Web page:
(This essay was published in South China Morning Post on 16 September 2015.)
Most people in Hong Kong think the public renter housing program provides access to subsidized shelter to households without means. They expect most of the inhabitants in these housing estates to be predominantly very low-income households.
This was not how the program was originally envisioned. In 1953 the resettlement policy began to admit squatters without means test to public housing, with the goal of clearing squatter lands. In the end over one million squatters were resettled without means testing.
In the 1970s, it was thought heavily subsidized public renter housing could be the first rung on the housing ladder for the poor, and provide support for them to move onto Homeownership Scheme units and private housing. When this failed to happen quickly enough, the government decided to raise the rents of well-off tenants from 1984 to encourage them to surrender their public housing units to the long queue of low-income households on the waiting list.
That transformation was achieved, but it cannot be attributed to government policy. Rather, it was due to the prosperity that resulted from globalization and the opening of China in the last quarter of the 20th century.
Unfortunately, this prosperity has not been shared equally. Impoverished inhabitants have reappeared in the city. The public renter-housing sector today is a concentration of poor elderly retired households and low-income single parent households.
Between 1976 and 2011, the proportion of public housing renter households from the lowest income quartile increased from an estimated 24.5% in 1976 to 48.4% in 2011, and the proportion below the median household income rose from 53.3% to 80.0% (see Figure 1).
At the same time, among households with heads aged 20-65 the percentage living in public renter housing declined from 36.3% in 1976 to 27.4% in 2011, while among heads aged above 65 the percentage rose from 30.6% in 1976 to 48.6% in 2011.
Given that demographic, it seems obvious that old age support should focus on selling our public housing estates to sitting tenants at an affordable price. In particular, this would allow the elderly to immediately and cheaply acquire an asset to provide old age support. It would go a long way to addressing the problems of elderly poverty in Hong Kong.
At present, elderly homeowners can mortgage their homes in exchange for an annuity to provide a constant stream of monthly income support for the rest of their lives. Upon passing away the property is inherited by their designated heirs, who can either take ownership and assume repayments on the outstanding mortgage loan, or receive the net value of the property after the loan is repaid in full.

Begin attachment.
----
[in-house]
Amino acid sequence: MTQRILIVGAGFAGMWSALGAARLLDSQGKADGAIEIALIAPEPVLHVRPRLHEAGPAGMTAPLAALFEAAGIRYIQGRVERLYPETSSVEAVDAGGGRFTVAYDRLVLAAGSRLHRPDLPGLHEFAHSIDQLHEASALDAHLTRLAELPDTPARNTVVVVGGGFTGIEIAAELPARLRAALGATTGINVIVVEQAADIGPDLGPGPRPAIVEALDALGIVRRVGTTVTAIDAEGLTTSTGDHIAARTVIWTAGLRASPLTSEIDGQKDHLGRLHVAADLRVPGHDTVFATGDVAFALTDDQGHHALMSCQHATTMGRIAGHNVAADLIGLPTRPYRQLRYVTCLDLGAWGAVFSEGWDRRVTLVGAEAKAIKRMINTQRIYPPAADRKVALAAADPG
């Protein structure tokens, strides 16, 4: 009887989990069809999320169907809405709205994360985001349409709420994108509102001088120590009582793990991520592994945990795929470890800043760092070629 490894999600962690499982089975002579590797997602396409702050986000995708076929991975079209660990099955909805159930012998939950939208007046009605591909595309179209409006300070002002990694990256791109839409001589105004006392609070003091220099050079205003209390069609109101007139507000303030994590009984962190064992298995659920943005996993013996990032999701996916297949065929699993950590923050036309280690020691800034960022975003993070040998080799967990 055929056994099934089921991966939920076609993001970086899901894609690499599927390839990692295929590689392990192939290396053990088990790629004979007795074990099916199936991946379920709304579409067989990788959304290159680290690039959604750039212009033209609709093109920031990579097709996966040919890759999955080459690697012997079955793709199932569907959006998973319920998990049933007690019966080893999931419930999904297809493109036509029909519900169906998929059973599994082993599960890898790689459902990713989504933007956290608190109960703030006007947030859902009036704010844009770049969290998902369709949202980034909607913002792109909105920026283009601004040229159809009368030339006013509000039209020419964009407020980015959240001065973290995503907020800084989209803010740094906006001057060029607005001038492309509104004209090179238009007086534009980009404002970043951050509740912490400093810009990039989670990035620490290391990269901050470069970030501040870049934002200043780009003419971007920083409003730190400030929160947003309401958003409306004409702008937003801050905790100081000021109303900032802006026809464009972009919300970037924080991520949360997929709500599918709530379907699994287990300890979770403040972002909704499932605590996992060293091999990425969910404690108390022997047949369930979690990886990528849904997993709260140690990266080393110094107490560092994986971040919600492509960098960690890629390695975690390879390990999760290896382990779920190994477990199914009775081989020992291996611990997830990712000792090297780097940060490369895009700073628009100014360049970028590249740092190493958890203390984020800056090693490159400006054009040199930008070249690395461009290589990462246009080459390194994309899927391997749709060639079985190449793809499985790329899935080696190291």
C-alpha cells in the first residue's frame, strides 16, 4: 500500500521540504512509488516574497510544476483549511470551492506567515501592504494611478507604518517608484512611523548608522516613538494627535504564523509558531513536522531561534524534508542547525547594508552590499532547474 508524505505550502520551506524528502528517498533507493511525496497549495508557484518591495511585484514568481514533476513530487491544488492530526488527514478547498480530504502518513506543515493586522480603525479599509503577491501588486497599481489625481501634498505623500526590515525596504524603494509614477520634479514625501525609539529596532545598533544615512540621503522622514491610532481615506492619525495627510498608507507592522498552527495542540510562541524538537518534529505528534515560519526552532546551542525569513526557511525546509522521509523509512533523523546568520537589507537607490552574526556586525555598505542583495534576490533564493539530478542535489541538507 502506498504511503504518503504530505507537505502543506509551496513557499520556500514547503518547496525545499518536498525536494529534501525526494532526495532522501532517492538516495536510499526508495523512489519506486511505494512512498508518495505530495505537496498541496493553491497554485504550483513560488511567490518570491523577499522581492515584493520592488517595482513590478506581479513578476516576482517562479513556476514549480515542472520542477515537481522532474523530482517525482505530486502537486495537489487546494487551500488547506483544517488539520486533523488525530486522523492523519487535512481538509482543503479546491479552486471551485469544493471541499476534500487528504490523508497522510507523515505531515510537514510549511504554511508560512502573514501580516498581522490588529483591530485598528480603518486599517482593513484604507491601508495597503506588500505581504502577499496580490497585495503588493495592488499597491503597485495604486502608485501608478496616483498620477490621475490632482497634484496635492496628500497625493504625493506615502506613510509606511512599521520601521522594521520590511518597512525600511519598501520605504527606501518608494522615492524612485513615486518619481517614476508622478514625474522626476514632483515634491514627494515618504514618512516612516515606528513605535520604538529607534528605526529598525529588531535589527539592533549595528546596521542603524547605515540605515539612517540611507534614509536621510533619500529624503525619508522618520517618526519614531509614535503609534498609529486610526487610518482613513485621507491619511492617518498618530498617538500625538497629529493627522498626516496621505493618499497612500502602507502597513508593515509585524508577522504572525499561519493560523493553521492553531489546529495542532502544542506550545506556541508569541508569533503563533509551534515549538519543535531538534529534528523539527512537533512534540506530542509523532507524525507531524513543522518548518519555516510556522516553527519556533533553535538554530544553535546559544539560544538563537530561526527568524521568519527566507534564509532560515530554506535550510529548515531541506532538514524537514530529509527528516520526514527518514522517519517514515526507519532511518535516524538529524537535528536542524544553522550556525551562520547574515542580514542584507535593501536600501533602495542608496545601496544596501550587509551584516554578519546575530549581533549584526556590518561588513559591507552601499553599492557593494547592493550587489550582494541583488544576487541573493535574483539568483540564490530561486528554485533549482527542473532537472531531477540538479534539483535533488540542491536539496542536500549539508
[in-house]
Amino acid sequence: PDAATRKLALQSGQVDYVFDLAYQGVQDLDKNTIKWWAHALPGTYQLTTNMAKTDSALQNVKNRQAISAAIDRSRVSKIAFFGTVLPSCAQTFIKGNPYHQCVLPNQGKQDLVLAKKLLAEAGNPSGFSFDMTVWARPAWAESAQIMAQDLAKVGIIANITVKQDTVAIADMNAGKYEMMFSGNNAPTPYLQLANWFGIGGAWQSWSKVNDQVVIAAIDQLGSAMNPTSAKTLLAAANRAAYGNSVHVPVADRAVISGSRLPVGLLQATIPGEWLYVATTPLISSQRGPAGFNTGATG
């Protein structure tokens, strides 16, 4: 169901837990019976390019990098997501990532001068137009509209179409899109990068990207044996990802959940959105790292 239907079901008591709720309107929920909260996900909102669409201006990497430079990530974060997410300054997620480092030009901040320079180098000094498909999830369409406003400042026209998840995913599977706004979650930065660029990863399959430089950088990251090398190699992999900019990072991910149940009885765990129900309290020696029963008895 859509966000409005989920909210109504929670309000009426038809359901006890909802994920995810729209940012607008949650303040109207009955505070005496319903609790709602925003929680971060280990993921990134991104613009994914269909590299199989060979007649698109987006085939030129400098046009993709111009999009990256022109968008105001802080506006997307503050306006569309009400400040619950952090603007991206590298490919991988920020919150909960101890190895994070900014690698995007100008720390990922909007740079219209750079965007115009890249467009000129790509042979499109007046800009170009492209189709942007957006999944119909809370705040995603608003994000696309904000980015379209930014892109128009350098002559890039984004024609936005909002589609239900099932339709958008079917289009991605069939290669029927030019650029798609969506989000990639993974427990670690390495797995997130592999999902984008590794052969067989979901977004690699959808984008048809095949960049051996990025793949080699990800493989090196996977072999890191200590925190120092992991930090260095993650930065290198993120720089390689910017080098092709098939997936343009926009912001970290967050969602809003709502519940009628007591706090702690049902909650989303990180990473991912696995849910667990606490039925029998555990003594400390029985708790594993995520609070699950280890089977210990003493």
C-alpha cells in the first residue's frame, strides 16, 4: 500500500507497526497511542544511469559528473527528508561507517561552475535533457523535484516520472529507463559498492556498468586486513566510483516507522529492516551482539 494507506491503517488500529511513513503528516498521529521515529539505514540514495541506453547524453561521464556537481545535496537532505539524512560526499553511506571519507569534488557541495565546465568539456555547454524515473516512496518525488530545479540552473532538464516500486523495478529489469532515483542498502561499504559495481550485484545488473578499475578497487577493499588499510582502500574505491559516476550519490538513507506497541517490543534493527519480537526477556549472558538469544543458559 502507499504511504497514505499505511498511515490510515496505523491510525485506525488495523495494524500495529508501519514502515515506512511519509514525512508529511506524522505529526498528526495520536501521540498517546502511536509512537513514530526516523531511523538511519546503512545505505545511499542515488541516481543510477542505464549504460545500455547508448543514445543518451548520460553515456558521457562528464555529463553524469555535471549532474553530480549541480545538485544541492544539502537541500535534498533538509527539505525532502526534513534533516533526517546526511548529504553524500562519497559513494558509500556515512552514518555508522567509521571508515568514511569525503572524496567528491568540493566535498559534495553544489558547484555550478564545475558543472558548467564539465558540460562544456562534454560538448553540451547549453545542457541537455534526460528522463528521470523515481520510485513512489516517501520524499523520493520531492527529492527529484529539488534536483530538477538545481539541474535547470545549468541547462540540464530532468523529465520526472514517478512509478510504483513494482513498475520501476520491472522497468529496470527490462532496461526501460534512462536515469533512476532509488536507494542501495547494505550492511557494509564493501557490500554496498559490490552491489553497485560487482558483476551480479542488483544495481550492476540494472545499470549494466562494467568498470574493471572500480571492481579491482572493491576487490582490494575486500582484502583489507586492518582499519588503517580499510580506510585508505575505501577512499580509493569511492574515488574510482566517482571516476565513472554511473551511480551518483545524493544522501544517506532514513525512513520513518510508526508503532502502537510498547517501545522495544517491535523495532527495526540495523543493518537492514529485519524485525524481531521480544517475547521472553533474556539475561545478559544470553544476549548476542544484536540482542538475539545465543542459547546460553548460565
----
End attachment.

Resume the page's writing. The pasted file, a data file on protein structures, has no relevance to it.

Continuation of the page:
Using land to finance old age retirement and to benefit the next generation has been a tradition in many civilizations long before the modern world made governments the preferred provider of those in need.
Privatizing the public renter housing estates would create a very large client pool of elderly homeowners willing to take advantage of mortgage backed annuity schemes. This would create better opportunities for diversifying risks associated with the uncertainty of life expectancy. A bigger market could also lead to better terms for all participants.
In principle, recurrent government funding would not be required, as it would be financed by land that currently has no market value because public renter housing units are non-traded assets. The value of the public renter housing stock, according to my estimate, would be in the magnitude of $2.5 trillion if it were privatized. Selling public renter housing units to sitting tenants would restore the market value of a non-traded asset that could provide old age support for the elderly.
This is not the only way in which land as wealth could be used to benefit those in need. There are the poor who are not elderly. The money the government saves on public housing expenditures could be transferred to other needs. Society as a whole would benefit if only we could unlock the value of public housing wealth.